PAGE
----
According to the Harvard Business Review statistics, companies that mastered an efficient sales cycle have 28% higher revenue growth than those that don’t.
It indicates that a straightforward and specified sales stage definition powers sales processes. Essentially, it acts as a roadmap for sales reps to easily track opportunities from the start of the cycle to the finish.
Probably, you take great pride in your sales team’s capabilities to devise new ideas and strategies. But defining the sales cycle steps can do the trick for your B2B business.
Whether you are new to sales or have extended exposure dealing with leads, learning more about the sales cycle stages can transform how often you close sales. Here is a rundown of the fundamental stages of B2B sales cycle so you master the process and sell like a pro.
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Stages of the B2B Sales Cycle – Everything You Should Know
Having a defined sales cycle adds structure to the sales process. It helps to track the prospect’s journey and makes it easier to follow. You can find what’s working for you and what isn’t.
As a result, it helps the team to move in the right direction by defining what each step demands from the sales team, where exactly they are in the process, and what measures they should take next to facilitate business growth.
You may find variations of the B2B sales cycle steps, as the cycle’s length depends on multiple factors. However, each stage is a result of similar foundational concepts.
1. Prospecting and Lead Generation
Any sales process starts with prospecting, making it the most crucial and demanding stage of the sales cycle. According to Salesmate, about 40% of sales representatives consider prospecting as the toughest sales process step.
The prospecting stage is about employing strategies to generate leads by identifying potential customers. These are prospects at the evaluation stage of their buyer’s journey and likely show interest in your commercial offer. You can start by creating an ideal customer profile (ICP) and gauge prospects based on this.
Here are a few ways to generate leads and determine if they fit your ICP.
- Cold outreach
- Social media communication
You can attend professional events and interact with the founders and entrepreneurs face-to-face to find leads. Additionally, you can prospect by requesting existing customers or associates to refer people interested in your B2B product or service.
2. Connect with the Customer and Qualify Leads
Now that you have identified the dream prospect, it’s time to contact and build a connection. The contact step of the sales process includes sales reps starting to connect with the early-stage leads to collect more information. Email is an excellent way to initiate communication with your lead directly.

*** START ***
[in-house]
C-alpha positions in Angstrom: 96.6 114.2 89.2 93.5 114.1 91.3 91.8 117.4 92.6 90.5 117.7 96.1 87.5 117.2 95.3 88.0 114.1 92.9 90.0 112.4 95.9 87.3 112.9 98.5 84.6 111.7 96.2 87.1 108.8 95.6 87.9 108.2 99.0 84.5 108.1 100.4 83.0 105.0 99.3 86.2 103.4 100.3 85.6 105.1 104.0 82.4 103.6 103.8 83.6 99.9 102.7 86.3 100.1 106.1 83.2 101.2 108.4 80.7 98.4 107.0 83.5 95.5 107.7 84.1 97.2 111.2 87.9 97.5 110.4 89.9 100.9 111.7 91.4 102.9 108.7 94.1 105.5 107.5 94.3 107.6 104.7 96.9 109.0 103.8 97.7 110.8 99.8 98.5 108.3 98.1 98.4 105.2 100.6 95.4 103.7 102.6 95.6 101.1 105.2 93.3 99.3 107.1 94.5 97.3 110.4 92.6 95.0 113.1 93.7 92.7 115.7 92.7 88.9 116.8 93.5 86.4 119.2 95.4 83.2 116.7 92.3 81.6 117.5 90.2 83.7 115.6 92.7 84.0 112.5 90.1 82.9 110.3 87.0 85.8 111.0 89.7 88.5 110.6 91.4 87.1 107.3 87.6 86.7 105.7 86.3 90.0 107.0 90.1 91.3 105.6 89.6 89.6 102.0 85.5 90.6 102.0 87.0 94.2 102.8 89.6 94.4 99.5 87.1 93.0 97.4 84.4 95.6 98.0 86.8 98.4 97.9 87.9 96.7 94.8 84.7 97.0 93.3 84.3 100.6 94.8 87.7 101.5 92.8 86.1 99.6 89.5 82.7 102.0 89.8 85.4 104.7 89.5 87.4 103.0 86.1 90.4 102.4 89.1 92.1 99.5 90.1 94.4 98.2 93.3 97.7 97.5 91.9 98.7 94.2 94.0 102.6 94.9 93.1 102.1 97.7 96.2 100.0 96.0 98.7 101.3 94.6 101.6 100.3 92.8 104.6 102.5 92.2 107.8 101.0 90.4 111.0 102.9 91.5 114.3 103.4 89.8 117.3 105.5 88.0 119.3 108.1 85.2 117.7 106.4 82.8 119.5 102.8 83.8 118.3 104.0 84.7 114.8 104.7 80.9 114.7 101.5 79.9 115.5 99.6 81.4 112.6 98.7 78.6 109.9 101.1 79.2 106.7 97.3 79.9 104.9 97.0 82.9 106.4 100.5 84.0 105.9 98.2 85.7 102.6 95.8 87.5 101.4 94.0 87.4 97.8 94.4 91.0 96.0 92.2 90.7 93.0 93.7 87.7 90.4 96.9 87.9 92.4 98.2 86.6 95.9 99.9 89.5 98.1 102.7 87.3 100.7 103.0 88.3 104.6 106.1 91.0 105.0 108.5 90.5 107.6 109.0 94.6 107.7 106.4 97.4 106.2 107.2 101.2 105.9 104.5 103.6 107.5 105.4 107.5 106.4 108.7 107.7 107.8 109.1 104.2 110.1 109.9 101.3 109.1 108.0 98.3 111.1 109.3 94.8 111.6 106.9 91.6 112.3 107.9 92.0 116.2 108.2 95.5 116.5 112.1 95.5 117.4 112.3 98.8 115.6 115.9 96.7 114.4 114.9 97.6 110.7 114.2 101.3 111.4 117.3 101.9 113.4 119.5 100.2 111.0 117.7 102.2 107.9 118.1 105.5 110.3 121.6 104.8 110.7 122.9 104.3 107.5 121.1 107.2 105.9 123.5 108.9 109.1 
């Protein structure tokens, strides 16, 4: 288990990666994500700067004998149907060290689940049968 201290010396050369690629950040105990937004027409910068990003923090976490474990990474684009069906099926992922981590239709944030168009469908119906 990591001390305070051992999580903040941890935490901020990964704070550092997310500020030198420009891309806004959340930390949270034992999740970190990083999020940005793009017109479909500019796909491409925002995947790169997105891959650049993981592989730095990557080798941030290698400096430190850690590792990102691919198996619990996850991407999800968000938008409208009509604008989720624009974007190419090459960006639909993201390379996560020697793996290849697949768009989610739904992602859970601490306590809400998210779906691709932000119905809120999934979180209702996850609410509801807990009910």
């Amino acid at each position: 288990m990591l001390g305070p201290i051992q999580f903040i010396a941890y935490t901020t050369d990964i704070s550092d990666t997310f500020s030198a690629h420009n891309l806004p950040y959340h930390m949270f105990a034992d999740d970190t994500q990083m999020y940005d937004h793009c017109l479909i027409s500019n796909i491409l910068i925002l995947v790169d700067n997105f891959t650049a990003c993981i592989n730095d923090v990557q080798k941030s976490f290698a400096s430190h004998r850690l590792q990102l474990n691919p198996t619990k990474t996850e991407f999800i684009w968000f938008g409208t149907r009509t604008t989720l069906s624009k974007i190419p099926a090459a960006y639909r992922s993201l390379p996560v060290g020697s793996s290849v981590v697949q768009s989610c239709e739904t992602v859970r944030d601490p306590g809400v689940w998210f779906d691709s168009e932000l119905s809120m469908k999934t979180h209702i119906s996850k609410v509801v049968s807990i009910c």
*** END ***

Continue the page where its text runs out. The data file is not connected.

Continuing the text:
The next part of this step is qualifying new leads. It includes deciding whether or not they fit your business requirements and whether they’ll stick around and move forward in the buyer’s journey.
Sales teams can identify qualified leads over a call or email communications by asking questions like:
- What is your role within your company?
- What are your day-to-day responsibilities?
- What problems are you trying to resolve?
- What other solutions are you evaluating?
Statistics show that at least 50% of the prospects aren’t a good fit for the business. So, you can stop wasting more time on leads who do not qualify.
3. Nurture and Build Lasting Relationships
Nurturing leads and building lasting relationships improves your business growth prospects drastically. According to the 2022 B2B Sales Benchmarks Report, 4-6 B2B relationships led to a 19% boost in win rates compared to those with only 1-3 relations. On nurturing 7-9 connections, the win rates improved further by 14% more than those with just 4-6 connections.
All these numbers indicate how important it is to nurture leads and get them on board to secure deals. Employing lead nurturing strategies involves helping them understand the product, service, or industry overall. It also includes tactics to personalize your communication and recognize the typical challenges.
While nurturing, you aim to establish a working reputation for being accommodating, responsive, and a trustworthy resource with a good command over your expertise area.
At this stage, you might learn whether your prospect wants a product. If they show interest in your offer but don’t want to sign-up right now, maintain regular contact and offer your valuable help again.
However, if they sign up, move on to stage four.
4. Crafting a Sales Pitch
Till now, you have identified potential new leads, initiated contact, qualified leads, and nurtured the interested leads. All these have built a solid foundation to help you pitch the offer to the customer. It’s the time when your star salesperson sweeps the client off the ground with an unavoidable sales pitch.